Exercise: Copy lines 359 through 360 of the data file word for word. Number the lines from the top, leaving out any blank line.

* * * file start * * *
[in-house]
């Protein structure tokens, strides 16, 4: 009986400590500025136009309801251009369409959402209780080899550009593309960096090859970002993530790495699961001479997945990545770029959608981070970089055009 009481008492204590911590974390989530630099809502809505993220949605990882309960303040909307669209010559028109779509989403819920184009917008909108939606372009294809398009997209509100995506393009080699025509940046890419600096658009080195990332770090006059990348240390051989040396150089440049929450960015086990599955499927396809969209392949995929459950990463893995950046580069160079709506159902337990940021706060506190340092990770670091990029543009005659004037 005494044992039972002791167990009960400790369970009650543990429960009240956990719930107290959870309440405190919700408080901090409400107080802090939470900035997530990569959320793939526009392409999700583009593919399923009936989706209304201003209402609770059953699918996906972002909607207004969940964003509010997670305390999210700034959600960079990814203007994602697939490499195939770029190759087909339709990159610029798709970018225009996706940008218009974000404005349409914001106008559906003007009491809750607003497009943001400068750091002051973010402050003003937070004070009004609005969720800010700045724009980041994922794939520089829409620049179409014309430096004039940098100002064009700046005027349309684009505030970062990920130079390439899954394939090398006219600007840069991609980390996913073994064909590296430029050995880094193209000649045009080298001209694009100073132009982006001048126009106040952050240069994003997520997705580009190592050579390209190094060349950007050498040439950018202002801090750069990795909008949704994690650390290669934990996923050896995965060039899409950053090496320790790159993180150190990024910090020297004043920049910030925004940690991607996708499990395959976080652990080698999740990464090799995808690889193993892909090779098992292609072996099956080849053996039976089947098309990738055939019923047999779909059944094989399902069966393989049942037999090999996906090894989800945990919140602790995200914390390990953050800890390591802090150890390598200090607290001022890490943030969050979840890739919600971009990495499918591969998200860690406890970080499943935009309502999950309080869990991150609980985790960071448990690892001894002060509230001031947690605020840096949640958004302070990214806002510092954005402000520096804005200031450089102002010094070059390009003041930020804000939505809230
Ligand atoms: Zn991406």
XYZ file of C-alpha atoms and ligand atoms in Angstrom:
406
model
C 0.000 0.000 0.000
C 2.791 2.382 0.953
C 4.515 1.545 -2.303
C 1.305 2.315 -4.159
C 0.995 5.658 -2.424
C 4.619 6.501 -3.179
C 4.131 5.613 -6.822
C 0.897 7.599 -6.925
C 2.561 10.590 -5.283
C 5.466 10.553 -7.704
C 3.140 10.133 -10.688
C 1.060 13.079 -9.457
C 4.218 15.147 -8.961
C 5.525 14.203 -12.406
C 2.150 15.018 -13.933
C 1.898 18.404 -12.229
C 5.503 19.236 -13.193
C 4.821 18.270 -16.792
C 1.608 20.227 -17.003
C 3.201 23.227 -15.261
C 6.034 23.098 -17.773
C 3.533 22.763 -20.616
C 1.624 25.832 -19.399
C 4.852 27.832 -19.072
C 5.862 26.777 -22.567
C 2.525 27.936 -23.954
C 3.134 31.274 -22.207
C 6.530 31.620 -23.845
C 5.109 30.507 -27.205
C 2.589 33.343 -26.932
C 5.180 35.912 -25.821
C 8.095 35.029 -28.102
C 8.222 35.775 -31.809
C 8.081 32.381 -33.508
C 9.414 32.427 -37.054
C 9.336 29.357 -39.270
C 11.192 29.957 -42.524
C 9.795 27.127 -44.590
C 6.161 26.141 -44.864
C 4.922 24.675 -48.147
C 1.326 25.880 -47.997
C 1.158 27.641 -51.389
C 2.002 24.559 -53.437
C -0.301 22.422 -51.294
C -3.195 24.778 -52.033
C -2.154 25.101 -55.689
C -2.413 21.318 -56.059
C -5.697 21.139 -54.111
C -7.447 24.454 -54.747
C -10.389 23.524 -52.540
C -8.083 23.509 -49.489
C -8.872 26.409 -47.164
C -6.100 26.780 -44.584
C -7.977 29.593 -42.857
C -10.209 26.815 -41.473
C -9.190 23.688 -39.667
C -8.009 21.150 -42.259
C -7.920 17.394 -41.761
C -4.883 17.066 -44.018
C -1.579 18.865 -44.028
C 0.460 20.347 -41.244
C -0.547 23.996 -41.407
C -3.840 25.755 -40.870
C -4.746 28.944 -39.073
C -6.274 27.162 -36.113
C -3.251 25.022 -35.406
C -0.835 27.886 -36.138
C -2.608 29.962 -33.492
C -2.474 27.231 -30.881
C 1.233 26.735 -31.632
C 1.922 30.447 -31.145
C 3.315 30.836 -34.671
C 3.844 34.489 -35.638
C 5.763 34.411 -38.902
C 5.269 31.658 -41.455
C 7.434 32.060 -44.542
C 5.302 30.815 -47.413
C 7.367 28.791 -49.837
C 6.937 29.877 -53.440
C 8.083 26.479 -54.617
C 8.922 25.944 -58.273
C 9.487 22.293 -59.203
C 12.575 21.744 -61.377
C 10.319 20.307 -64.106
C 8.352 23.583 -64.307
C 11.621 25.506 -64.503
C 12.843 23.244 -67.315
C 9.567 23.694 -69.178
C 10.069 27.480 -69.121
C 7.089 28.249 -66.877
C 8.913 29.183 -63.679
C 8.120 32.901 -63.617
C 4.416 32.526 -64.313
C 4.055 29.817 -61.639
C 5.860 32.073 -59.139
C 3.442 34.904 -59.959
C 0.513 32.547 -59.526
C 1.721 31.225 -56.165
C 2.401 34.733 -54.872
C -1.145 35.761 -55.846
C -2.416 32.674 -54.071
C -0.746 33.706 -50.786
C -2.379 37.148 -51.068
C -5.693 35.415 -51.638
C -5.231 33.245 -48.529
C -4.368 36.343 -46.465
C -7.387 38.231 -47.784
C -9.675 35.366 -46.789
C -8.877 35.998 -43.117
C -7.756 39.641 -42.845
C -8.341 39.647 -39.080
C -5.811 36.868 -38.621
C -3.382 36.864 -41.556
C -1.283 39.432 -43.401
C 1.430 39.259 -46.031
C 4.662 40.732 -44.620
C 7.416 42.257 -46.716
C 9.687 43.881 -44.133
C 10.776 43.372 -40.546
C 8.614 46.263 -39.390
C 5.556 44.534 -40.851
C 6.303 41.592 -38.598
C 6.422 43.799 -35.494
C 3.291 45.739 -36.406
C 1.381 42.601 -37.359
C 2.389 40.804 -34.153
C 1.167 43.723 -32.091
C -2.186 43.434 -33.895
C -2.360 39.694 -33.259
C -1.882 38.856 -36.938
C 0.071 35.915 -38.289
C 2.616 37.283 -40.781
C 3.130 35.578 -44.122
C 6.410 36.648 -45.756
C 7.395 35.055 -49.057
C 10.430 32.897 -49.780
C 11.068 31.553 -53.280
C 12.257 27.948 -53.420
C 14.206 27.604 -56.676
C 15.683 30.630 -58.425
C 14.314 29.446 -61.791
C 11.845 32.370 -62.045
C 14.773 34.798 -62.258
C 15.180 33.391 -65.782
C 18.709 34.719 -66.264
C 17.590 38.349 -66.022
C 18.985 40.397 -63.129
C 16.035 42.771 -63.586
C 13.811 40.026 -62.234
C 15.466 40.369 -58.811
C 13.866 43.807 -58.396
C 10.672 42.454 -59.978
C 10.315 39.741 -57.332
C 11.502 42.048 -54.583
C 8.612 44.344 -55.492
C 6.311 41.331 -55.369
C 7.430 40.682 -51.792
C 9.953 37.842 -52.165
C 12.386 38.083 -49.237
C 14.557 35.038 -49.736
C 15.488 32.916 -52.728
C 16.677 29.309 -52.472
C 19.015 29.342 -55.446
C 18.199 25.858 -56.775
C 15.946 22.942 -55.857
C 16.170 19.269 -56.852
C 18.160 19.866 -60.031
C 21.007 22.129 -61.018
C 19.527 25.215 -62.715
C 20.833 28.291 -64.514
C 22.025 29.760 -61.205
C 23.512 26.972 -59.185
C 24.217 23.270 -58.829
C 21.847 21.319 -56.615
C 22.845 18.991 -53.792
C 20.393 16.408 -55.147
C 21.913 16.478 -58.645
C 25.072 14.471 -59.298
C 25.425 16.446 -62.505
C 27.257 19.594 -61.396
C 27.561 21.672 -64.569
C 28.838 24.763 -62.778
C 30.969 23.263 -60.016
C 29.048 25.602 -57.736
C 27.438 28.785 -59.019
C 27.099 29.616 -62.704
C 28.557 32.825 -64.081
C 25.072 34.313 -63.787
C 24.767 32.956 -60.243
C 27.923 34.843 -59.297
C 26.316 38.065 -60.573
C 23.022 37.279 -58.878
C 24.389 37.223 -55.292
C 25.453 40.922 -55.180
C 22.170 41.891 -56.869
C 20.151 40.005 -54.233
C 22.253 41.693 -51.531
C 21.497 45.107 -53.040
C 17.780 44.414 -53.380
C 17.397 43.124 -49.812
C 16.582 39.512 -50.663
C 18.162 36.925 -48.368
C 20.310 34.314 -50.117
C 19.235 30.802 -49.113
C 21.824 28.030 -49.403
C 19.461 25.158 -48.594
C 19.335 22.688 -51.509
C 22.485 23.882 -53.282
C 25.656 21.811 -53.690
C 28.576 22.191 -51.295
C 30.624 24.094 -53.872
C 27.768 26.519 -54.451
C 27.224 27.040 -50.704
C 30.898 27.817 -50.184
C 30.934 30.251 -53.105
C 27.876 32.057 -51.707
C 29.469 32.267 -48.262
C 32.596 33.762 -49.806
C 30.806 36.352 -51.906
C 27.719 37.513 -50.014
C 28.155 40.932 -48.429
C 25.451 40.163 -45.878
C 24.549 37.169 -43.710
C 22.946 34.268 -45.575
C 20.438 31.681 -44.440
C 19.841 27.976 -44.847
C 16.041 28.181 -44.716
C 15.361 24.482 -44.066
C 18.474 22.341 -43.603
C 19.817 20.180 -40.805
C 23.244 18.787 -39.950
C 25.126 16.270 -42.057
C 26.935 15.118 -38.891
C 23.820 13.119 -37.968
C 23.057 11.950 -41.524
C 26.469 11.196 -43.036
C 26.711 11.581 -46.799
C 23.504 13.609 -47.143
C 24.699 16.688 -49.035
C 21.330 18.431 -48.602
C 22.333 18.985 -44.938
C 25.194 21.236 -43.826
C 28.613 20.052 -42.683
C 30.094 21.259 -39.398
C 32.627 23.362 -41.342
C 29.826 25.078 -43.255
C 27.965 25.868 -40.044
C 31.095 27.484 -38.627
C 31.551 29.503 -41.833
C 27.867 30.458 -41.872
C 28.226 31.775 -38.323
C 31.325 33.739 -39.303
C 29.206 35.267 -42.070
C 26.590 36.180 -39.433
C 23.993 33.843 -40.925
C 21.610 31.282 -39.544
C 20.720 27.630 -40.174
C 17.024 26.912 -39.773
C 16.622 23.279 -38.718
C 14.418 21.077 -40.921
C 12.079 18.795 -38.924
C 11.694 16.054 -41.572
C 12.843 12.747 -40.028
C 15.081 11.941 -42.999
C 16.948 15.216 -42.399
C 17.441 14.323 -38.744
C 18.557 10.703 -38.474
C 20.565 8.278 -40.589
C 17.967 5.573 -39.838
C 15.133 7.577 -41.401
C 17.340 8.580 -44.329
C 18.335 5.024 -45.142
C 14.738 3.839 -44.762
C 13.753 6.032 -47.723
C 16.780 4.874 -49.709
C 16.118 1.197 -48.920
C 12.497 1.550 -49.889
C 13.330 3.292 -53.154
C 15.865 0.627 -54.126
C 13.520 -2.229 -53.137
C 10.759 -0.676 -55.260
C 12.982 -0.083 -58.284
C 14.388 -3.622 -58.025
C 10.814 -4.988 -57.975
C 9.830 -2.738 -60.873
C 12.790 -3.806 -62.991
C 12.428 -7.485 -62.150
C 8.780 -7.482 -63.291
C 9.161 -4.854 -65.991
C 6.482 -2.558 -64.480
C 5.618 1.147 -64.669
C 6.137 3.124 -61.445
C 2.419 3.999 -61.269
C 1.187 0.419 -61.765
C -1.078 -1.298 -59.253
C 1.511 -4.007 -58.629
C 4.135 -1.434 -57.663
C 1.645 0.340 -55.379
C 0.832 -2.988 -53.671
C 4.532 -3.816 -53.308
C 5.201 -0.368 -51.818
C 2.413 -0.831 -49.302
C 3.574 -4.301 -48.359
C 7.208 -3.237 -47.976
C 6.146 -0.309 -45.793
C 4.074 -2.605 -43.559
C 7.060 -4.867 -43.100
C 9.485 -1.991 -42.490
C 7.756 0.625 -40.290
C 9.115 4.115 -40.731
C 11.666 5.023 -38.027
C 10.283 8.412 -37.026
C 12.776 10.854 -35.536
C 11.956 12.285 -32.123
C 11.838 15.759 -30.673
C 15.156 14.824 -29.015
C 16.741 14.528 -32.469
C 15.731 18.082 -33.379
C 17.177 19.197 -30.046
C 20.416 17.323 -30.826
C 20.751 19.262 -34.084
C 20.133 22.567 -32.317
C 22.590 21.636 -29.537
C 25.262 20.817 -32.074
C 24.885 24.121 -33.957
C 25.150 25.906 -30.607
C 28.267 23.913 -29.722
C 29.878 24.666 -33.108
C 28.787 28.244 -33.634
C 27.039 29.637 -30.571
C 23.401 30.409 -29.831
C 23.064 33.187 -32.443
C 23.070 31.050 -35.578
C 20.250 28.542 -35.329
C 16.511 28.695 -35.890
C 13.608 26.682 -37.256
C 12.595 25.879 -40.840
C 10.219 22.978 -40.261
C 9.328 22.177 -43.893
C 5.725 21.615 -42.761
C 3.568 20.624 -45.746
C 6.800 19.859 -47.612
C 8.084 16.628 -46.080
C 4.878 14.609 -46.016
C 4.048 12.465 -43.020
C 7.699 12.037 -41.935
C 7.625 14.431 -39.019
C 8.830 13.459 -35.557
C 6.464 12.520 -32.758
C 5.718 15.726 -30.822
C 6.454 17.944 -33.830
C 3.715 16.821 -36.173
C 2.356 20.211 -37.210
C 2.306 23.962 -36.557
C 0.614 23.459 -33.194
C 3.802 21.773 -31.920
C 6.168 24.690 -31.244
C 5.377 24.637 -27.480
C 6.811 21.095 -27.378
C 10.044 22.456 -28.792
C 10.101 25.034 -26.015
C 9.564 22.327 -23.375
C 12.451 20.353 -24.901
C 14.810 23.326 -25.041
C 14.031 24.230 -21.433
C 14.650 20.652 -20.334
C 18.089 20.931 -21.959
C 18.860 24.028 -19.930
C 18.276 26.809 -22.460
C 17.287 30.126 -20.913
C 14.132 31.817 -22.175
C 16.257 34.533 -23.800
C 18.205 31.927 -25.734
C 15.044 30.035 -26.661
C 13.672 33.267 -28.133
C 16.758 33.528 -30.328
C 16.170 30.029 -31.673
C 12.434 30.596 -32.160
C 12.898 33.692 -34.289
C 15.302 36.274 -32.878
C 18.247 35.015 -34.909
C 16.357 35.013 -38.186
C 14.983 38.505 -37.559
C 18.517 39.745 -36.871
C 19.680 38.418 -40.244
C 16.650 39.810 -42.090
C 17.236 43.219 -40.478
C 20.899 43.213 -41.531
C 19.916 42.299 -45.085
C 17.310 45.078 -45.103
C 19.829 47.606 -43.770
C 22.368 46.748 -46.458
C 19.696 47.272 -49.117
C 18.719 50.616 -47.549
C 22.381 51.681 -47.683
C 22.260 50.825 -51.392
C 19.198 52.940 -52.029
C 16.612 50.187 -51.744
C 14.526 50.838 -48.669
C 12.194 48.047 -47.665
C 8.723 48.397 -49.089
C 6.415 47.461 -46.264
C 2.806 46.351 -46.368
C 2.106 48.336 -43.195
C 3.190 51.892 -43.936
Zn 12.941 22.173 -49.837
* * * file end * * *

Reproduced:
C 2.356 20.211 -37.210
C 2.306 23.962 -36.557